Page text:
After that, with still no opportunity to get significant help from the tutor I tried to do as much as I could without his help and decided to carry on with the rest of the design, what I came up with was a sort of bestial skull holding the toothbrush. How would I make it? I didn’t really know. I figured I could maybe make a lower jaw though, so I looked up the jaw of a Tyrannosaurus Rex. The jaw is a single, long ‘U’ shaped piece of material, which is something I considered achievable. When I started this there was a stand in for the tutor that week that had the cool idea of my trying to make it out of an old horseshoe, so that’s what I did. The following week When I could speak to the Tutor again I discussed the No Man’s Land of the upper jaw… something I wasn’t sure where to start. He suggested I try out repousse, a technique where you have a flat sheet of metal and then push and fold that into a the three dimensional form you want. The first step was trying to make a prototype out of Lead so that I knew what shape to cut the original piece of steel into. So I shaped some roofing lead to fit the beginnings of the jaw that I had, slowly cutting away parts until it looked close enough to my idea. In the background you can also see the teeth that I made to weld onto the lower jaw.
Once I attached the teeth to the lower jaw (and replaced part that I burned off in the forge) I continued to refine the lead into a more accurate representation of the upper jaw…
This skull design was based very loosely on an illustration I found of a generic fantastic beast. I just wanted it to keep it far enough away from a dinosaur as to just be representative of feral danger, not an actual dinosaur head.
What I had to do that was the obvious next step but felt no less weird. After putting all that effort into shaping the lead into an upper jaw for the skull, I then had to flatten it out! That was so that we could use it as an approximate sort of guide to cut out the starting shape of the actual piece of metal from steel. After doing that I then bent the lead back into shape again so that I could try to it as a guide for shaping the steel. Here you can see the beginnings of the shape being formed out of the steel.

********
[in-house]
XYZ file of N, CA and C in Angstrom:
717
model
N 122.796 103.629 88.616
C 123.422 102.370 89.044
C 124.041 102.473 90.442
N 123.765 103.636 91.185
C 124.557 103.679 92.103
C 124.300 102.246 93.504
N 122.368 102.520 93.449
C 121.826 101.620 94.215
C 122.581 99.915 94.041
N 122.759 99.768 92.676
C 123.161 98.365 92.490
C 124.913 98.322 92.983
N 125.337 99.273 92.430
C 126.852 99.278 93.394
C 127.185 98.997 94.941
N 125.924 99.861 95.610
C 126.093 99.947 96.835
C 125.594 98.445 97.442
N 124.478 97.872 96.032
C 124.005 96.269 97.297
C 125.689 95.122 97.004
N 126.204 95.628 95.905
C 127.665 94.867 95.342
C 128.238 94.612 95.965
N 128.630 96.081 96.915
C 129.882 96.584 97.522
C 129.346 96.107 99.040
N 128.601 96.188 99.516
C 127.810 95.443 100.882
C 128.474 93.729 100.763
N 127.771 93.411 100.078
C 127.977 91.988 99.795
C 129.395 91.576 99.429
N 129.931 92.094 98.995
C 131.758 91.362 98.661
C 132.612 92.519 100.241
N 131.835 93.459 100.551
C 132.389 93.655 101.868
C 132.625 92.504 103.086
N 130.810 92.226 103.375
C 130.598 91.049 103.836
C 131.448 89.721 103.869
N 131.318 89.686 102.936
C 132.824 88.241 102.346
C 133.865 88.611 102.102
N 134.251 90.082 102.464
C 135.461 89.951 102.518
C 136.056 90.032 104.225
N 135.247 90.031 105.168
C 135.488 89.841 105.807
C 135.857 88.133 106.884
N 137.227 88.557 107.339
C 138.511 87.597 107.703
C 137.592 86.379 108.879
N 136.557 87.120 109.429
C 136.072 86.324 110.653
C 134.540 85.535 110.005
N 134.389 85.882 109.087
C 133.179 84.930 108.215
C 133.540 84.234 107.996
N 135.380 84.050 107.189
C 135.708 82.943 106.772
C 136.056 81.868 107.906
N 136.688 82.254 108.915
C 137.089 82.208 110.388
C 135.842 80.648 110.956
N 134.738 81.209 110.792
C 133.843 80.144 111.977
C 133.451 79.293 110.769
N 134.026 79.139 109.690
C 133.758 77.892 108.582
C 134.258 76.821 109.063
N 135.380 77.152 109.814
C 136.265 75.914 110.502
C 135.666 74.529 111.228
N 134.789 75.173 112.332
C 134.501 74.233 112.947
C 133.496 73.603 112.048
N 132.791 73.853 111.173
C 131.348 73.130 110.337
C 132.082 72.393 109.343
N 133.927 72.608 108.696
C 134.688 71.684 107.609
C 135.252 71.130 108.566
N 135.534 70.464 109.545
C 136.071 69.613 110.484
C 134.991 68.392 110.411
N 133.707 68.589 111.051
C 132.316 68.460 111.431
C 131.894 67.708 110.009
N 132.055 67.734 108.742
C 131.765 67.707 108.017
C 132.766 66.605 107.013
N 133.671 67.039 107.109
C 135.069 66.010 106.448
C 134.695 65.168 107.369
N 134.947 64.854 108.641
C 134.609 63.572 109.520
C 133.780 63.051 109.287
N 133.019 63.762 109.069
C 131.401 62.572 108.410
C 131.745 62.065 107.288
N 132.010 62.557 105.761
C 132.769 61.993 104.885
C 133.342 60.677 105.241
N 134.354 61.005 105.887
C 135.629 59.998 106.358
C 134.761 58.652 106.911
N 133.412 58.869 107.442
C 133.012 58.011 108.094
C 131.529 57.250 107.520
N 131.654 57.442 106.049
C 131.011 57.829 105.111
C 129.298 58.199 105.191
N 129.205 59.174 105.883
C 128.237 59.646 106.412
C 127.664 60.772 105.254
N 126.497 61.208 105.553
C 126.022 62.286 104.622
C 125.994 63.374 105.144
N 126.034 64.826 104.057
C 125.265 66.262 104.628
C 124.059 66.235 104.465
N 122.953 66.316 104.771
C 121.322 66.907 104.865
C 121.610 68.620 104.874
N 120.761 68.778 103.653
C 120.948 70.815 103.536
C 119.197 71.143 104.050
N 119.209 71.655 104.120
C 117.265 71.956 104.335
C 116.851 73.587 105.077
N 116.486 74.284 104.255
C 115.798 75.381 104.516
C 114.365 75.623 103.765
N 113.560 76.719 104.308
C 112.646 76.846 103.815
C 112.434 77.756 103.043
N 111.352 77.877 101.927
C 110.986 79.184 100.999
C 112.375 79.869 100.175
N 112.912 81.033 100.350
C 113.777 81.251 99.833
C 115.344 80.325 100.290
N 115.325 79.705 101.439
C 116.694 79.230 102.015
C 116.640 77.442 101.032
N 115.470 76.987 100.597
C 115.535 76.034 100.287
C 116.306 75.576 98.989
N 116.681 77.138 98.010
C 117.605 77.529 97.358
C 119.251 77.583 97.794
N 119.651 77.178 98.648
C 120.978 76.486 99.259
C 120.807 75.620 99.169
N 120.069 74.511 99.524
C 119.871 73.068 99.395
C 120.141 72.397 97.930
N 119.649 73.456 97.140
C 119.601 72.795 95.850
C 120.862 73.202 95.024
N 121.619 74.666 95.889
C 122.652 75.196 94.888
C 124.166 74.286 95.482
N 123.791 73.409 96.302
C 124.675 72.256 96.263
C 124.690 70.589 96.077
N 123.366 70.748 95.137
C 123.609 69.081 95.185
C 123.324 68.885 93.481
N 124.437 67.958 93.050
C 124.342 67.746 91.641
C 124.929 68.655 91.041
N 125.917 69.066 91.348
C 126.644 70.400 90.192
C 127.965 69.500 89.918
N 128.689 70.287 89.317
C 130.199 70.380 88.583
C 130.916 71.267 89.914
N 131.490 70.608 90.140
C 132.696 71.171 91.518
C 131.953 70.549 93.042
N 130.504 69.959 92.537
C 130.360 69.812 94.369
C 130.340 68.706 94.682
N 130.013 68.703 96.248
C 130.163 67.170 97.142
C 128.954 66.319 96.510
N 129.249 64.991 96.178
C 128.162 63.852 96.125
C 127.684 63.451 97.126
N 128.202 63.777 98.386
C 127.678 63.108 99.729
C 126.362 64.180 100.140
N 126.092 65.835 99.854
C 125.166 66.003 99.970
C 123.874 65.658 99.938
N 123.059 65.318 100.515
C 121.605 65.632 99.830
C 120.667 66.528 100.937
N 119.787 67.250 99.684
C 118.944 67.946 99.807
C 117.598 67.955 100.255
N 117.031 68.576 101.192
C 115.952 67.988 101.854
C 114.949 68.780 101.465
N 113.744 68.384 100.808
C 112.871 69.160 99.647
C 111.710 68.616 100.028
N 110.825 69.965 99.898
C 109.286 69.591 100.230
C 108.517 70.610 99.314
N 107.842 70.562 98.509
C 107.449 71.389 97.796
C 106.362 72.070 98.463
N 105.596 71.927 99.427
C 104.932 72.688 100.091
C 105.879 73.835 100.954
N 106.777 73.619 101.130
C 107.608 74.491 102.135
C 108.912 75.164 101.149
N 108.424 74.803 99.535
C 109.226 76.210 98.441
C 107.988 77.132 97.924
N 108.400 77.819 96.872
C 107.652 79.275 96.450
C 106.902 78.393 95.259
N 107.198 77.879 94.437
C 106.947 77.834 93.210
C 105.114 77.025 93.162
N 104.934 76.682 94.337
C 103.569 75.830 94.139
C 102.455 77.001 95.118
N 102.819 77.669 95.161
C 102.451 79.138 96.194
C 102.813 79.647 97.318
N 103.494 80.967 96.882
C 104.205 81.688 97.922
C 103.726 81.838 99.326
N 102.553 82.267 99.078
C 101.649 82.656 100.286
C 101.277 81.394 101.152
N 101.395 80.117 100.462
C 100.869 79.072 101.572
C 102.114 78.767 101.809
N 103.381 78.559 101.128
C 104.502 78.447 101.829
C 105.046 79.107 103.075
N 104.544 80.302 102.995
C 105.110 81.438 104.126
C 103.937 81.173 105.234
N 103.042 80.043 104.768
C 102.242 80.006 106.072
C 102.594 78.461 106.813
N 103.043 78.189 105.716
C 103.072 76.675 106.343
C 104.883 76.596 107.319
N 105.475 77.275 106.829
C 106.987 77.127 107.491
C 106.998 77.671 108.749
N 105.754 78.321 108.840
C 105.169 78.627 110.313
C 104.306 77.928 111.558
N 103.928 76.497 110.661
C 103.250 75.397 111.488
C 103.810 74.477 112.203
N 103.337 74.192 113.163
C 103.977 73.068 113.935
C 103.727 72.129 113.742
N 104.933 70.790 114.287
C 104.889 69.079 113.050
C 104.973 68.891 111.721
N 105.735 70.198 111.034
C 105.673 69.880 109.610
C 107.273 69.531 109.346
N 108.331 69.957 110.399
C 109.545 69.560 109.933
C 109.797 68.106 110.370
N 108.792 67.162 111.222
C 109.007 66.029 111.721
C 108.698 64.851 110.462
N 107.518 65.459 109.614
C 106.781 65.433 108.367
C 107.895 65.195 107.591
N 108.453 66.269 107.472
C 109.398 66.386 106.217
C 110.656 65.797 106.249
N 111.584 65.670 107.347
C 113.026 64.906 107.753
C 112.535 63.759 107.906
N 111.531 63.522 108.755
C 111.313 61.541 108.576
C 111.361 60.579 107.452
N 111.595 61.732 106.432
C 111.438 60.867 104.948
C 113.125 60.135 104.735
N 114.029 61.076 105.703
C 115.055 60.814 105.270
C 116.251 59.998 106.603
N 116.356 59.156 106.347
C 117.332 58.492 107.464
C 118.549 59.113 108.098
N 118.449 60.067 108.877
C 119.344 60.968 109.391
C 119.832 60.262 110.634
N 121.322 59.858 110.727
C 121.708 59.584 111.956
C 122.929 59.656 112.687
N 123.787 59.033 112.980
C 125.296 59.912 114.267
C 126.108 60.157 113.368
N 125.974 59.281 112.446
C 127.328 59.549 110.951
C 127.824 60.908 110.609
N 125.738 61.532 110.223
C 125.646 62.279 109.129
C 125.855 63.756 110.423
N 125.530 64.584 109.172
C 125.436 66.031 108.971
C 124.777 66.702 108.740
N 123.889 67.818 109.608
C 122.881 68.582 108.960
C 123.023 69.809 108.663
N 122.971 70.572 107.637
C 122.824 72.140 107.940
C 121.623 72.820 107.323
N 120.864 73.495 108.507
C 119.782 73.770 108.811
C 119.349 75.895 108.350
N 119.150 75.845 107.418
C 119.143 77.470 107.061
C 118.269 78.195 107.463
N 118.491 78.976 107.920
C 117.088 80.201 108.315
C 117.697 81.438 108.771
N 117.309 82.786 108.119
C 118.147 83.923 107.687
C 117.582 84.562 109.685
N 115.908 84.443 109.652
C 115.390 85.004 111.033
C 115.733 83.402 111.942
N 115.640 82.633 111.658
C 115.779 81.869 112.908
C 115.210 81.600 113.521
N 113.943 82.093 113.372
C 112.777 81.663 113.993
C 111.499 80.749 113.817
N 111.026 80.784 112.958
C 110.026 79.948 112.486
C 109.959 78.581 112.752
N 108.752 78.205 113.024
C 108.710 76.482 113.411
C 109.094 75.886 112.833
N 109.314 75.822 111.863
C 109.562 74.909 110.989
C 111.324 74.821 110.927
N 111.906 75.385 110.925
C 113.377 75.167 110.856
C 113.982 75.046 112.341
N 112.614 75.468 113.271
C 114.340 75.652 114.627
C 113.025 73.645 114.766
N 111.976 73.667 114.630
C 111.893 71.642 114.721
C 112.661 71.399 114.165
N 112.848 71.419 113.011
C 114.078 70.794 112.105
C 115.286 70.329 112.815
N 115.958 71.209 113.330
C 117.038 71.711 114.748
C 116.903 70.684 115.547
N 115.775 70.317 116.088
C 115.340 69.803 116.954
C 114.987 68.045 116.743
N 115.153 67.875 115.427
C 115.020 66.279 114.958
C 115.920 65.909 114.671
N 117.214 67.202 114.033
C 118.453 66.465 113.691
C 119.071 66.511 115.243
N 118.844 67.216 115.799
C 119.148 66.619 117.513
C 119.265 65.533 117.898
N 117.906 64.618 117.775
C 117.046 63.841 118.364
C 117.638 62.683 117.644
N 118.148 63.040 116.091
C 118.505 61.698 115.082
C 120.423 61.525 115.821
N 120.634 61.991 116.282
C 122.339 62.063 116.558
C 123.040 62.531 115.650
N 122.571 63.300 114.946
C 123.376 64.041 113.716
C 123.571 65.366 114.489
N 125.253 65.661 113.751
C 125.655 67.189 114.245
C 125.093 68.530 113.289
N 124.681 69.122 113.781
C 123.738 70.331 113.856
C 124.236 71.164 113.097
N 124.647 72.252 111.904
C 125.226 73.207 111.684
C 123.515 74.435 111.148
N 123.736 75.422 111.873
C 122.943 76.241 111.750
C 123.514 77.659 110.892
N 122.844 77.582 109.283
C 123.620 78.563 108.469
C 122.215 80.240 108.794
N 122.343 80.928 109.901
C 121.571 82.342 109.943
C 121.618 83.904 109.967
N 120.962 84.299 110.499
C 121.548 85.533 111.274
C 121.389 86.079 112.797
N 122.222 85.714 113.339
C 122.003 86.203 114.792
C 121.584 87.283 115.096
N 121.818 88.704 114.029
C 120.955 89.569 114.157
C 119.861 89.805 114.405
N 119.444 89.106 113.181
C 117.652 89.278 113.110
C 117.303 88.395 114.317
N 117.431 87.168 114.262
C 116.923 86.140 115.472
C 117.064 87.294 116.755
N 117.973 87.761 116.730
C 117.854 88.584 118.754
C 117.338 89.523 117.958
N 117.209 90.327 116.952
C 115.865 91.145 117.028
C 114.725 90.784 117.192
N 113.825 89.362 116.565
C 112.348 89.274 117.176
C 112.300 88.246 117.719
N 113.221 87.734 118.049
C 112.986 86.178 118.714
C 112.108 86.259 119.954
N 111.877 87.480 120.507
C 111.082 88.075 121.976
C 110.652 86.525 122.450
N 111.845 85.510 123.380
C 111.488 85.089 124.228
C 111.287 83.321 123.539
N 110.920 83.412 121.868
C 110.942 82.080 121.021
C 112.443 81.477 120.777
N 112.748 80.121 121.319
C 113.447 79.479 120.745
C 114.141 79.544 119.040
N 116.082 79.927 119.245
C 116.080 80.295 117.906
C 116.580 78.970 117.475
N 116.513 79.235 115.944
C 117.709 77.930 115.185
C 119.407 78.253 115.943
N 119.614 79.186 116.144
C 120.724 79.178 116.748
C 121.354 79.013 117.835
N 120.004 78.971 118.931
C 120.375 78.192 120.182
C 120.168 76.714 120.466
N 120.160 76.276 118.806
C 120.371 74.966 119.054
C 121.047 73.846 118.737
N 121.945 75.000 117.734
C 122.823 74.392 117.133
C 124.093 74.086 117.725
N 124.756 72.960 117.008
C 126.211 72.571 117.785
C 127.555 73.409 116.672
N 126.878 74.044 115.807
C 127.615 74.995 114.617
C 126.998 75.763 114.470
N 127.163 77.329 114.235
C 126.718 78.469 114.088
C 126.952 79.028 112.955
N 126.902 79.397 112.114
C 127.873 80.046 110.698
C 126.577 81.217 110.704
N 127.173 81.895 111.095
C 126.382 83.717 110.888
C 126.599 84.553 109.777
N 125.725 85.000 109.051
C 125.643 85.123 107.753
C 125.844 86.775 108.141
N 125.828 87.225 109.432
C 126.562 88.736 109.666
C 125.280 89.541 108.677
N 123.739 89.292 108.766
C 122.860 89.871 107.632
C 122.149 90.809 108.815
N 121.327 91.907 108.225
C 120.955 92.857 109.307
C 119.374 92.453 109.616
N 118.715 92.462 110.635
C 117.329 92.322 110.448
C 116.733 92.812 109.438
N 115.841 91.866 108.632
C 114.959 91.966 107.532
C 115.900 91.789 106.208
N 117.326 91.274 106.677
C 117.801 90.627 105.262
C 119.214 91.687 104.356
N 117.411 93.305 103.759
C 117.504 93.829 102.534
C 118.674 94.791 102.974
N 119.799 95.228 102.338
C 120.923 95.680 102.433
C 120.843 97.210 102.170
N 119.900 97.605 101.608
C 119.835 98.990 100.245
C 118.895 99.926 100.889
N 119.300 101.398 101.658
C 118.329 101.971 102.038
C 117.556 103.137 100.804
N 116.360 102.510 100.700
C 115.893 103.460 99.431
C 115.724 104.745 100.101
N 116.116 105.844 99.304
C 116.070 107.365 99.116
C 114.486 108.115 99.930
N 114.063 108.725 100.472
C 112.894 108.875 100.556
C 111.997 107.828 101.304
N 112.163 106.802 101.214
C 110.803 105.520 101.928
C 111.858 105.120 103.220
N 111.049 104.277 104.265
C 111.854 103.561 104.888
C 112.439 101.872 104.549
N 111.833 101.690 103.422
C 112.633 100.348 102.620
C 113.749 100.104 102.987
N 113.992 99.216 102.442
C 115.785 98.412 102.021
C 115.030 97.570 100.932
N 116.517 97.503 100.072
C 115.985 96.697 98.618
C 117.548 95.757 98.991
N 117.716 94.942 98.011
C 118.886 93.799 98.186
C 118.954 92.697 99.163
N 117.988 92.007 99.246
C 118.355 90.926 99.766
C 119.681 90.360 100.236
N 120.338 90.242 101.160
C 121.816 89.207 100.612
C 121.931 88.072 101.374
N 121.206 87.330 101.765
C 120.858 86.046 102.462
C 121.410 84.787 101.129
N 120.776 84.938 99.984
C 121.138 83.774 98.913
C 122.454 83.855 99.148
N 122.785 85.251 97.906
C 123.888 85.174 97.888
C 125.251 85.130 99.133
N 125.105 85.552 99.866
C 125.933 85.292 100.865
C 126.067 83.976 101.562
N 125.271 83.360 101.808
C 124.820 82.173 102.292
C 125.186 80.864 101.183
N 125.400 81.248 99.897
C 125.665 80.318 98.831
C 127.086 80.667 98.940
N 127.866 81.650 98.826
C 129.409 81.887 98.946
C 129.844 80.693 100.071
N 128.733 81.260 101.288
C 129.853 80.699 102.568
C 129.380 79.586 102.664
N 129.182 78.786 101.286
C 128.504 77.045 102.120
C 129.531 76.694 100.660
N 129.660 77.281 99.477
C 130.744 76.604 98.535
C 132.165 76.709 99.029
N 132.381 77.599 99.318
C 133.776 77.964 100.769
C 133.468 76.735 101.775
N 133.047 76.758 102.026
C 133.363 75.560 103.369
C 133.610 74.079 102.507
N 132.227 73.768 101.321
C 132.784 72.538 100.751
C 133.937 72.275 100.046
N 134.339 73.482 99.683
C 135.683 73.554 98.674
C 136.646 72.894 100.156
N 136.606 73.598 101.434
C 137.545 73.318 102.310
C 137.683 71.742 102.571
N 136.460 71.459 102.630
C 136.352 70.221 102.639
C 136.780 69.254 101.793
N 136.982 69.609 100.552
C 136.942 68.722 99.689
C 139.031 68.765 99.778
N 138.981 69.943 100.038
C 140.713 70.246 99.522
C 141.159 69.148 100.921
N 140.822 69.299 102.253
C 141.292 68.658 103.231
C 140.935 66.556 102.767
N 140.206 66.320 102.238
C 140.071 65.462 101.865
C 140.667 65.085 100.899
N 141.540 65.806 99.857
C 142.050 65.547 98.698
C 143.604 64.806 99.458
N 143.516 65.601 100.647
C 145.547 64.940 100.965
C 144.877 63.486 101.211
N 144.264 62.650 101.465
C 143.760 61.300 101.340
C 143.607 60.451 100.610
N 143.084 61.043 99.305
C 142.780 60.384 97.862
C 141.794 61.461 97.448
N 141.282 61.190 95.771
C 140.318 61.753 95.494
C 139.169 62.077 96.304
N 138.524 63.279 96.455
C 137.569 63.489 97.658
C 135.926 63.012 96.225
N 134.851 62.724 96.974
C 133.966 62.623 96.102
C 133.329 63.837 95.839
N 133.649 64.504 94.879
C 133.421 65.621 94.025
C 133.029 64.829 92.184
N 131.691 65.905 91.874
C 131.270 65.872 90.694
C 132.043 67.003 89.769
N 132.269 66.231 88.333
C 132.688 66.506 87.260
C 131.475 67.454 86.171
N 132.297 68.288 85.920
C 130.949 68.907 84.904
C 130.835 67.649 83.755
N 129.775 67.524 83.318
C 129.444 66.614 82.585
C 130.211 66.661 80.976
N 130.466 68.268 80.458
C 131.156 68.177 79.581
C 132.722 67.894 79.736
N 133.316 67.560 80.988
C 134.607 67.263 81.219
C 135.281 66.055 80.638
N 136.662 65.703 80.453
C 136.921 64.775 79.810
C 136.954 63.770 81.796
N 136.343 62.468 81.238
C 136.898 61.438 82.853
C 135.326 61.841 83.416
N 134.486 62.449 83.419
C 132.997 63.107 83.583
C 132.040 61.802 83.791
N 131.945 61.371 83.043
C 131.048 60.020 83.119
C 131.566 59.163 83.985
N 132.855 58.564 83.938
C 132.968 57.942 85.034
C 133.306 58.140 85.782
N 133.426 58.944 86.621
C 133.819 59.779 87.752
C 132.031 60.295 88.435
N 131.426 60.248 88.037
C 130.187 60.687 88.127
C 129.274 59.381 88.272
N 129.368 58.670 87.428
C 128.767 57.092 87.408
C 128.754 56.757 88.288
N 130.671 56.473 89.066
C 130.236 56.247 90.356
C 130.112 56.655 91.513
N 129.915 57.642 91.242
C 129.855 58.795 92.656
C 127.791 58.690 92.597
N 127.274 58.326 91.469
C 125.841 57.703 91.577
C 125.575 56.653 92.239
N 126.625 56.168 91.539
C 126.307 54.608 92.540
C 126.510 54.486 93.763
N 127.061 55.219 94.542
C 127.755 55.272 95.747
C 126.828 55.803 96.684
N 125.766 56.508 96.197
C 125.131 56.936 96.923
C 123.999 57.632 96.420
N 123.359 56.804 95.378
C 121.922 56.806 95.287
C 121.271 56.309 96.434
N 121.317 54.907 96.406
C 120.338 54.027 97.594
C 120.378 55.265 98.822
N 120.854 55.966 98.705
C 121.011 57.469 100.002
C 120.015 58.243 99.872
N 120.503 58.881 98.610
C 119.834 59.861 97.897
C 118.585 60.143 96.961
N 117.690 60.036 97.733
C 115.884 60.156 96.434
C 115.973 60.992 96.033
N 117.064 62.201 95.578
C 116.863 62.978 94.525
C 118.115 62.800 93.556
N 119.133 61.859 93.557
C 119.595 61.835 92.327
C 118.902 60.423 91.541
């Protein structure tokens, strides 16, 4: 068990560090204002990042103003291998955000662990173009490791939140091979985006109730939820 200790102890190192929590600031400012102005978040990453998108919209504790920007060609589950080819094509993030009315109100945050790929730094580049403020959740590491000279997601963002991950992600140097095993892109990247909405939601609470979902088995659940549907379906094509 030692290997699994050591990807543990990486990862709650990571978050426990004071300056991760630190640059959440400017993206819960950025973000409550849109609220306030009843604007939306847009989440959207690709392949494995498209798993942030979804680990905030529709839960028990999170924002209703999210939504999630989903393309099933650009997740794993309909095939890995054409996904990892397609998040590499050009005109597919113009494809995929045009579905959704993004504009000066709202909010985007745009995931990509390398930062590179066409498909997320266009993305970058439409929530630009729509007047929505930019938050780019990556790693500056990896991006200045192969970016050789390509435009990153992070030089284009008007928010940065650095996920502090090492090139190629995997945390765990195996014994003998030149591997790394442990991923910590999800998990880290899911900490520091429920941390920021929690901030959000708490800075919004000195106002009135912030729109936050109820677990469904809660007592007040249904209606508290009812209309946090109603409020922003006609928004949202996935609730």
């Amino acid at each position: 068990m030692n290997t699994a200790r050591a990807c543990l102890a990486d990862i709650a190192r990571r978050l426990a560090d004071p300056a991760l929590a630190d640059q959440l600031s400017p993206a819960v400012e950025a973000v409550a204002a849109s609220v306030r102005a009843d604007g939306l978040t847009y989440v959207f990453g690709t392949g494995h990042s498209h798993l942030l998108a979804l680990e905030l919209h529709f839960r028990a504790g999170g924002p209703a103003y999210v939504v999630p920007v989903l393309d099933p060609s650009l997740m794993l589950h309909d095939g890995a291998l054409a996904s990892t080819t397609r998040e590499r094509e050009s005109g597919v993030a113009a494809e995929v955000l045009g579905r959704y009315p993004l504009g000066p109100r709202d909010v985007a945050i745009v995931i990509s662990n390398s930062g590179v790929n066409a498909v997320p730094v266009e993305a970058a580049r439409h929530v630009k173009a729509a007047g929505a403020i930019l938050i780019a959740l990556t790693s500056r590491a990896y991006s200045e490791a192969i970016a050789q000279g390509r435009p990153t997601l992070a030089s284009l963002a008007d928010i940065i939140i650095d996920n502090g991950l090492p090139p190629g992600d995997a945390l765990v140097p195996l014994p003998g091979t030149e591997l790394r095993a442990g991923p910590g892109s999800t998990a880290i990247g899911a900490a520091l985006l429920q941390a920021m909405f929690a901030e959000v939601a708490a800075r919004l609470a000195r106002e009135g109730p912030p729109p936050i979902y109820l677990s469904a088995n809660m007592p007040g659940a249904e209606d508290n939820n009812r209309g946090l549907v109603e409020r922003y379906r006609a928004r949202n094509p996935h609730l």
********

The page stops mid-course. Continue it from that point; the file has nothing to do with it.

You will notice, that its not quite the same shape yet. That’s because while I was able to shape the lead in a single lunchtime at work… steel is considerably harder than lead. I mean… it was hard work. Not physically so much as difficult. Its easy to work if its hot enough, but one of the problems working with a large sheet of steel is that it is thin and has a big surface area, meaning it cools down quickly. You have to heat more than the area you want to work, storing a reservoir of heat to help you form it. This results in turn, in me feeling like my eyeballs were going to evaporate out of my skull every time I took it out of the forge. or like my hand was going to catch fire as I held a punch over the metal.
Anyway, I persevered and it was WAY closer than I was comfortable with but I finally finished shaping the skull. I use a cut brush and grinder to finish the surface of the metal on all the raised surfaces, almost like drybrushing a mini… if your mini was steel and your drybrush was loads of stiff metal spikes spinning over 5000 rpm. Using a blowtorch and a bucket of water I put some temper colours on the tip of the paintbrush I made and I sanded the ‘ferrule’ of it. And this is how it ended up looking…
I couldn’t have been happier with how it turned out since it turned out anything remotely like what I wanted it to look like. I had pretty low expectations of this one, but the closer I got to the end the more possible it seemed and the more horrifying it was that I might not finish in time! It was all good in the end though and thankfully I remembered to take all the trophies with me the following day… a very real concern I had as my memory is utter garbage.
I know this wasn’t a mini post but I’m currently working on a secret project for someones birthday. That should be coming to an end very soon though so hopefully more fun plastic to look at that REAL men and women do and non of this boring metal work that well strong and able bodied nonsense people waste their time on.
~Pandora’s Bitz Box~